Can a Keto Diet for Diabetes be Harmful?

By Shantanu Sodhi +2 more

Diabetes, a metabolic disorder, results in abnormal blood sugar levels in our bodies. If not checked, it can cause significant damage to the body. While medicines have their role to play, dietary changes can positively impact blood sugar levels. When thinking of making a lifestyle change for improved health, people ask, ”Which is the most effective and the best diet for diabetes?” The consensus believes that the Keto diet is the best for diabetes, as it is a low-carb diet.

What is a Keto Diet?

Keto meals target a lower blood sugar level by decreasing the carbohydrate in the diet. Simply, it is a low-carb, high-fat diet plan.

The Keto diet meal plan advocates the following conditions: 

  • Higher amount of fat – almost 75% of your daily diet.
  • Moderate protein amount – constituting 20% of daily calories.
  • Carbohydrates in a limited amount – as low as 5% of the daily calories consumed.

Keto for Medical Conditions

The Keto diet has been here for a century now. It is thought to be beneficial as a therapeutic tool for various medical conditions such as:

–   Epilepsy in kids

–   Parkinson’s

–   Alzheimer’s

–   PCOS

–   Diabetes

–   Dementia

–   Bipolar Disorders

–   Some Cancers

But, What Happens when a person living with Diabetes opts for Keto?

When a diabetic person follows the Keto diet meal plan, the body goes into a stage of ketosis. Ketosis is when the body starts to use the body fat for energy as opposed to carbohydrates. This phenomenon has popularised the belief that the Keto diet for diabetics is beneficial in terms of weight loss and blood sugar control.

The word ketosis should not be confused with Ketoacidosis. Ketoacidosis is a complication of diabetes. When the blood sugar reaches high levels and there is a lack of insulin, the body starts breaking fat cells to meet the energy requirements. Ketones are released in the blood as a result of fat breakdown. High levels of ketones can be fatal and result in Ketoacidosis.

Is Keto Diet harmful to a person with Diabetes?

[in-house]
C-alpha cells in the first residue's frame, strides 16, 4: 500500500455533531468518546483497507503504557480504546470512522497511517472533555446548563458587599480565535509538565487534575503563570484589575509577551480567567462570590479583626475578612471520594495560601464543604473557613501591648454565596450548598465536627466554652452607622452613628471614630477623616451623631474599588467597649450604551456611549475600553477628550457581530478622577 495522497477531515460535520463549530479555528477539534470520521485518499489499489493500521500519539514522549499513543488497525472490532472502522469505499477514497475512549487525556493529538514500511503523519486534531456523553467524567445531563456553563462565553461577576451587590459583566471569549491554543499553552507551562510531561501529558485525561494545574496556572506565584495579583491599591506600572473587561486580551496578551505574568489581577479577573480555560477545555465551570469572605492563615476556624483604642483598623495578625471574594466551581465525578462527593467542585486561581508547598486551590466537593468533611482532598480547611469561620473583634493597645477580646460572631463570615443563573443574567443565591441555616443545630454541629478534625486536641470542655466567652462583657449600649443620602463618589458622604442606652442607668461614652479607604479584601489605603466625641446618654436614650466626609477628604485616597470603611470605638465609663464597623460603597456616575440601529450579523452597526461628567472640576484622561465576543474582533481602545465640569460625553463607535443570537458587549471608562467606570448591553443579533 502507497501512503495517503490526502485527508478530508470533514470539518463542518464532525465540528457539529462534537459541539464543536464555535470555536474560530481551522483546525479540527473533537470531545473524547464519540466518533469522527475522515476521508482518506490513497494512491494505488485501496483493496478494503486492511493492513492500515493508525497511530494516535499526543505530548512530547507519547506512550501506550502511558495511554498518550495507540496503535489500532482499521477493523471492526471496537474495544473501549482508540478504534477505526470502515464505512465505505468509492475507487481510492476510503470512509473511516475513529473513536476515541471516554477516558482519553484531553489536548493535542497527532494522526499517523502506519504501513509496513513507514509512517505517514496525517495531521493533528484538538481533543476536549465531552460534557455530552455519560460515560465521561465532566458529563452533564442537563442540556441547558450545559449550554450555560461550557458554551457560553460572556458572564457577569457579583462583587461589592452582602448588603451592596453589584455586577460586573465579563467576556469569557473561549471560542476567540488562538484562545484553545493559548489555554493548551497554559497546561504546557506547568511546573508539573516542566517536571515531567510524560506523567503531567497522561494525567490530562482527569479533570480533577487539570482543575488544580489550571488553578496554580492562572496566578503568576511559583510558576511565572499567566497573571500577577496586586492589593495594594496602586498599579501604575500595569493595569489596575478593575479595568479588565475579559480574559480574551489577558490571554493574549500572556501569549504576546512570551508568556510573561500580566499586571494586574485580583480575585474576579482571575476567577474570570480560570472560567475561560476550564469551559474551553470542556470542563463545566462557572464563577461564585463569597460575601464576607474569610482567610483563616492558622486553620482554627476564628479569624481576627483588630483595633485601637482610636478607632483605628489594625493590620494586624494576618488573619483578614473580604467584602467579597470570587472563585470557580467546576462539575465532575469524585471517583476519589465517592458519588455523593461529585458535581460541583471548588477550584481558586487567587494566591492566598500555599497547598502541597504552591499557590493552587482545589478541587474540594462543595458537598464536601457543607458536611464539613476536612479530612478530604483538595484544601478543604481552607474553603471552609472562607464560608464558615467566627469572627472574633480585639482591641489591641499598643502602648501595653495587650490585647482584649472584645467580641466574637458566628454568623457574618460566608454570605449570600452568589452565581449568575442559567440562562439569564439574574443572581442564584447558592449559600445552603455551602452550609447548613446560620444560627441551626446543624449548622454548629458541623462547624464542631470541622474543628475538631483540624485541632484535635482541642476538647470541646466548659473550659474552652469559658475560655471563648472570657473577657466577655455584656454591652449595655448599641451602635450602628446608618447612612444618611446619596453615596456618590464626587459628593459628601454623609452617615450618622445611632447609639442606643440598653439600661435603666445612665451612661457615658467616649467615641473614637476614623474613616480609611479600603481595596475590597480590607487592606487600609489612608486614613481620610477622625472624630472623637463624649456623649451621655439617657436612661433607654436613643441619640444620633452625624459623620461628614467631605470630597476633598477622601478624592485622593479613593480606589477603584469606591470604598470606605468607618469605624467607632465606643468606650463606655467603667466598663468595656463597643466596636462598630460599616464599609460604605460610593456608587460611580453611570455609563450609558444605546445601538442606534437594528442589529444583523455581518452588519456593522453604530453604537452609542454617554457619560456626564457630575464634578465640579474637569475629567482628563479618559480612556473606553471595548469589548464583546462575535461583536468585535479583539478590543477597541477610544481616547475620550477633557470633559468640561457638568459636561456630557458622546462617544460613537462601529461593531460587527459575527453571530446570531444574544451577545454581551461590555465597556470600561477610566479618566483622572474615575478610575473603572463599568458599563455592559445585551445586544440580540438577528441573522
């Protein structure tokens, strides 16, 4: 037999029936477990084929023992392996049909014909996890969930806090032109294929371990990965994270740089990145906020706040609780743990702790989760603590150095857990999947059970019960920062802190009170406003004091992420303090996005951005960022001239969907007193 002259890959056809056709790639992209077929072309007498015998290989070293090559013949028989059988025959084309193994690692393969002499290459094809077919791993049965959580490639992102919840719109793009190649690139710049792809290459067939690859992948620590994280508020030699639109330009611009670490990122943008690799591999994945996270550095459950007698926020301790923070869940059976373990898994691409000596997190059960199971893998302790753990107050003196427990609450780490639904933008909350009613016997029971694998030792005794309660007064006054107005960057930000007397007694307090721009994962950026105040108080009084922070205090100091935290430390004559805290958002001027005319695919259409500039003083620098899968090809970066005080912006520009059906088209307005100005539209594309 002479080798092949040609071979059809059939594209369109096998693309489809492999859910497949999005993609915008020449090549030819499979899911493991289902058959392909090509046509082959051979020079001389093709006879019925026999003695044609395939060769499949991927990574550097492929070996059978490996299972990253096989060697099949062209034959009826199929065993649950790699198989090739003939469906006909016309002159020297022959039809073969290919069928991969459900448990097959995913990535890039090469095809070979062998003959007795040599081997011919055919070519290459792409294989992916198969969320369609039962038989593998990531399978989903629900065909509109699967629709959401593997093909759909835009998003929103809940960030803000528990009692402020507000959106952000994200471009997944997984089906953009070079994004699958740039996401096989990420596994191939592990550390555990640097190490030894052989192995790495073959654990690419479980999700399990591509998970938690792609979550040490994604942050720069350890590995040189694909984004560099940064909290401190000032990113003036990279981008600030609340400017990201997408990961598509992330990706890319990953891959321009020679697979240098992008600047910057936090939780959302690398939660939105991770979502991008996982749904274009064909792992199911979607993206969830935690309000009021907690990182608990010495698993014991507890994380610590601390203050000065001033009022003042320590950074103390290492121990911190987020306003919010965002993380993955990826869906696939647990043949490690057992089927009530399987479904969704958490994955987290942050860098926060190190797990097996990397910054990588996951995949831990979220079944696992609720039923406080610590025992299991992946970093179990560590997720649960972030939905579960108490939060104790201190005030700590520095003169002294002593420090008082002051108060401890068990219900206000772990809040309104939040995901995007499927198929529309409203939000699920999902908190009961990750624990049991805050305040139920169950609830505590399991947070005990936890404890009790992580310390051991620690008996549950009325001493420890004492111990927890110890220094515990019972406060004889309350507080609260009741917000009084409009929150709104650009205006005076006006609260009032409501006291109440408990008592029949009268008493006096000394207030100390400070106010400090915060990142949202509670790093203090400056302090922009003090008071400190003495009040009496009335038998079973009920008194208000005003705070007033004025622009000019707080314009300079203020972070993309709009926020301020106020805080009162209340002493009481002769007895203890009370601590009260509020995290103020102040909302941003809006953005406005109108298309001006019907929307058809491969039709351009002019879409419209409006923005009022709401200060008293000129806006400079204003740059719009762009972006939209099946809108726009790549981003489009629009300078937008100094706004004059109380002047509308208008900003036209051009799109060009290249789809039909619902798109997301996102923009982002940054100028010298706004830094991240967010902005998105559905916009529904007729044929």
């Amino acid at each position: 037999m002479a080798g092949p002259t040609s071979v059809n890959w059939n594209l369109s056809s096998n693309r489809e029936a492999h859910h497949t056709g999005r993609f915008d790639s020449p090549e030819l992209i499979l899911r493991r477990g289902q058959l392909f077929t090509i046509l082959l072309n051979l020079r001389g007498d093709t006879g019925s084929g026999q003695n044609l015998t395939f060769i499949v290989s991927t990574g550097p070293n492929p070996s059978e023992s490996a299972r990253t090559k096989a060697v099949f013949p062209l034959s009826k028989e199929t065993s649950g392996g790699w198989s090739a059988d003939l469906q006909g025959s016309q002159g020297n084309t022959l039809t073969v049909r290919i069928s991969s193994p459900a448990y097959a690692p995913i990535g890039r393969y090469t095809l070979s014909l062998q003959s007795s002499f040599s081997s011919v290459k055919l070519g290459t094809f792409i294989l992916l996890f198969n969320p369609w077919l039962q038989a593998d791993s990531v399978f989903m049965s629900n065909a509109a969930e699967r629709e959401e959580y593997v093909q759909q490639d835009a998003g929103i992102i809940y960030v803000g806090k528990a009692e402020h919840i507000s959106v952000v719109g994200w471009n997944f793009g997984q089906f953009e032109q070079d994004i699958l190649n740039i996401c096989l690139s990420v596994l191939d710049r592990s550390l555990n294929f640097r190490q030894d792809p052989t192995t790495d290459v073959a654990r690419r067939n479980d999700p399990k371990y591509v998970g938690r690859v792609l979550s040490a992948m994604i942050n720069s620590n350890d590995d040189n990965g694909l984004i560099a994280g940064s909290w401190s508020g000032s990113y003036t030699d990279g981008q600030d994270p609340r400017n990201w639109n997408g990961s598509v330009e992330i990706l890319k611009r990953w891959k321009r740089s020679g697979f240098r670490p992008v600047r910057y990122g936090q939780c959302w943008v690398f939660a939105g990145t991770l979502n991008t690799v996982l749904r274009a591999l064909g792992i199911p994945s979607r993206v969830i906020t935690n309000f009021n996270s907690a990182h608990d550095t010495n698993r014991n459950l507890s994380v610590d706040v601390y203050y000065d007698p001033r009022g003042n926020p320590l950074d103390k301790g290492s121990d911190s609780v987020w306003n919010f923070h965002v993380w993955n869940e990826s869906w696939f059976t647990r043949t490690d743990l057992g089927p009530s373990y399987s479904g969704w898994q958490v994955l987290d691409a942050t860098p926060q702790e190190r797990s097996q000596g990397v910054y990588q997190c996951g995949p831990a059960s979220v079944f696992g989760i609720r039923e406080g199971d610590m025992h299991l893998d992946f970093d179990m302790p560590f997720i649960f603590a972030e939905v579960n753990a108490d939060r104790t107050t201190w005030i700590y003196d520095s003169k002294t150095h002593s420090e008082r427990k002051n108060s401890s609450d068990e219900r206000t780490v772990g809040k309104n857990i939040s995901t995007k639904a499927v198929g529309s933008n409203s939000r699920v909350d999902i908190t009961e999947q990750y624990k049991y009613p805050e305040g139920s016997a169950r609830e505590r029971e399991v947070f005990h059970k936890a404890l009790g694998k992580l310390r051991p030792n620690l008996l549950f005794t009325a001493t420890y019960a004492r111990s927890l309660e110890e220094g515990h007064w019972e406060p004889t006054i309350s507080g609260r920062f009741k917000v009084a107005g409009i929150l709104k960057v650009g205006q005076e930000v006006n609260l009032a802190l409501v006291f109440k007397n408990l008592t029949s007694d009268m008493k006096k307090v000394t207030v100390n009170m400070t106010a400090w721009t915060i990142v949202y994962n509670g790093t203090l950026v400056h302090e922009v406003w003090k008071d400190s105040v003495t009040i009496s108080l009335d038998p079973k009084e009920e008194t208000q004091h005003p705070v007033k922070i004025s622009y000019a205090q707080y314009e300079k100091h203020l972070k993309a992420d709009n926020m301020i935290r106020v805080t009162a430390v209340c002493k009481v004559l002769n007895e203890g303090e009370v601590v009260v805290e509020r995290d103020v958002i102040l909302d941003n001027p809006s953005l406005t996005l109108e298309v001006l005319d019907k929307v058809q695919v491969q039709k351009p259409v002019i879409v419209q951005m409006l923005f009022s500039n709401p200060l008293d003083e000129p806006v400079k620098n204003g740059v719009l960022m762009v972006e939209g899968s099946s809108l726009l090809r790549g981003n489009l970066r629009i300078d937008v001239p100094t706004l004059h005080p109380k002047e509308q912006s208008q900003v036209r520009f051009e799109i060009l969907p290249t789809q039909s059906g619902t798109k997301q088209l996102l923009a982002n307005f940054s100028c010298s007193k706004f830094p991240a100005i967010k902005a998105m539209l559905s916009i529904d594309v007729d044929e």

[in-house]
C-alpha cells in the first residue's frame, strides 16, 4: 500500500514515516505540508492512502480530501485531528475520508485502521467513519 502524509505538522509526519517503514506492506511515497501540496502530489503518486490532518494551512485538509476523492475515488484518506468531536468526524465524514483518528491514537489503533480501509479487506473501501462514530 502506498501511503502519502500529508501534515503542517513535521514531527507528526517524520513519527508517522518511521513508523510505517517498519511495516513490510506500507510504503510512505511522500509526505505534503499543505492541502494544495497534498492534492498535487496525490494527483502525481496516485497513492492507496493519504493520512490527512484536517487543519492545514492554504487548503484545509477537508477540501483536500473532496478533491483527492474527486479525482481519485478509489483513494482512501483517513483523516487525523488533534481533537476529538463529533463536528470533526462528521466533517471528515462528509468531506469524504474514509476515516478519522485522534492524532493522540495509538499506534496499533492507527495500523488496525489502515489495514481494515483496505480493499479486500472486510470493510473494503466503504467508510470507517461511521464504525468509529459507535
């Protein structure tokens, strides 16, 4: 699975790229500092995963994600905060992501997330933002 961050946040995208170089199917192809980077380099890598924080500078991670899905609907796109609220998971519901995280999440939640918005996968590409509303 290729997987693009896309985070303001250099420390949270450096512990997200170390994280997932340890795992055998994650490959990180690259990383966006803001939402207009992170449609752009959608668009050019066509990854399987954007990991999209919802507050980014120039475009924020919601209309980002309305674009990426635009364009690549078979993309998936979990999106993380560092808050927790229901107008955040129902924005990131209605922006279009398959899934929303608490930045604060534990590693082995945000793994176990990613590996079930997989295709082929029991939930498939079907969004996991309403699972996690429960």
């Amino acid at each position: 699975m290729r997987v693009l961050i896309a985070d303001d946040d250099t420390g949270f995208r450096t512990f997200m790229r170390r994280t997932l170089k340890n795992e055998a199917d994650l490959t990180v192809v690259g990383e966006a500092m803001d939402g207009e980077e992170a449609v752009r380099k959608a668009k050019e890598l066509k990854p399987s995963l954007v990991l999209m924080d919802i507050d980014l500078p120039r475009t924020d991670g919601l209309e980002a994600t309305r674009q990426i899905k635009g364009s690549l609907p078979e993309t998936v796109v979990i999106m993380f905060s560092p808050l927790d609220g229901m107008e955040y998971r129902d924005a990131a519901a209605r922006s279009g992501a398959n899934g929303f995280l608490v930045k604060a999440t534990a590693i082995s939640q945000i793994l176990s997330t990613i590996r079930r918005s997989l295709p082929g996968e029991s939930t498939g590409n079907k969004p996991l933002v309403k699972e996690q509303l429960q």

Under certain circumstances, the keto diet may harm the body more than doing good. 

  1. Low Blood Sugar

Not monitoring blood sugar levels when eating keto meals can be dangerous. As the ketosis begins in a few weeks of the diet, the blood sugar levels can take a dip. If the monitoring is irregular and medicine dosage is not adjusted to the changing blood sugar levels, it can cause serious issues.

  1. High Blood Sugar

If the keto diet is not followed actively, the blood sugar levels may consequently increase. As per research, the keto diet for diabetes does not allow the body to utilise insulin optimally. It can result in insulin resistance, increasing the risk of type-2 diabetes.

  1.  Increased Risk of Obesity and Cholesterol

Since the keto diet advocates 75% of fat as the main component of the diet, it can be detrimental. Often patients with diabetes also have higher chances of Dyslipidaemia (abnormally elevated cholesterol levels or fats in the blood). The increased fat intake can shoot up cholesterol levels

Though there is a lack of evidence to support the theory, there can be a link between the keto diet and the risk of obesity and heart diseases. 

  1. Post-diet Weight Gain

If the diet is not maintained properly or left abruptly, there can be rebound weight gain after the diet. The body metabolism and insulin levels may not adjust accordingly. This behaviour of the body can create a problem.

Keto-related symptoms to watch out for:

Consult the diabetologist if you feel any of the below signs and symptoms when following the keto diet for diabetics:

  • High blood sugar readings don’t decrease at all
  • Dry mouth
  • Increased frequency of urination
  • Nausea
  • Fruity odour in your breath
  • Difficulty in breathing
  • Tiredness and confusion
  • Unconsciousness
  • Blood sugar readings below the normal range

Serious side-effects of Keto

The keto diet is known to have some side effects. Unmonitored keto meals or keto diet plans that are not in sync with the diabetic and metabolic history of the person can have side effects. Some of the side effects that may occur with keto meals include:

  • Vitamin deficiencies
  • Hypoglycemia
  • Kidney stones
  • Mineral deficiencies
  • Constipation
  • Gastrointestinal discomfort
  • Decrease in bone mineral density
  • Risk of heart diseases


The basic premise of keto meals and their impact on blood sugar levels makes it one of the contenders as the best diet for diabetics. Dietary requirements, calorie intake, body metabolism, and type of diabetes vary amongst individuals. Experts suggest that a person with diabetes must follow a diet that is sustainable for a long period of time. Keto diet or other extreme diet plans may show exciting results in a short duration, but they are difficult to follow throughout life. One must learn about a healthy nutrition plan for diabetes from their doctor and registered nutritionist based on their eating habits, choice and health needs.

Disclaimer: The information included at this site is for educational purposes only and is not intended to be a substitute for medical treatment by a healthcare professional. Because of unique individual needs, the reader should consult their physician to determine the appropriateness of the information for the reader’s situation.

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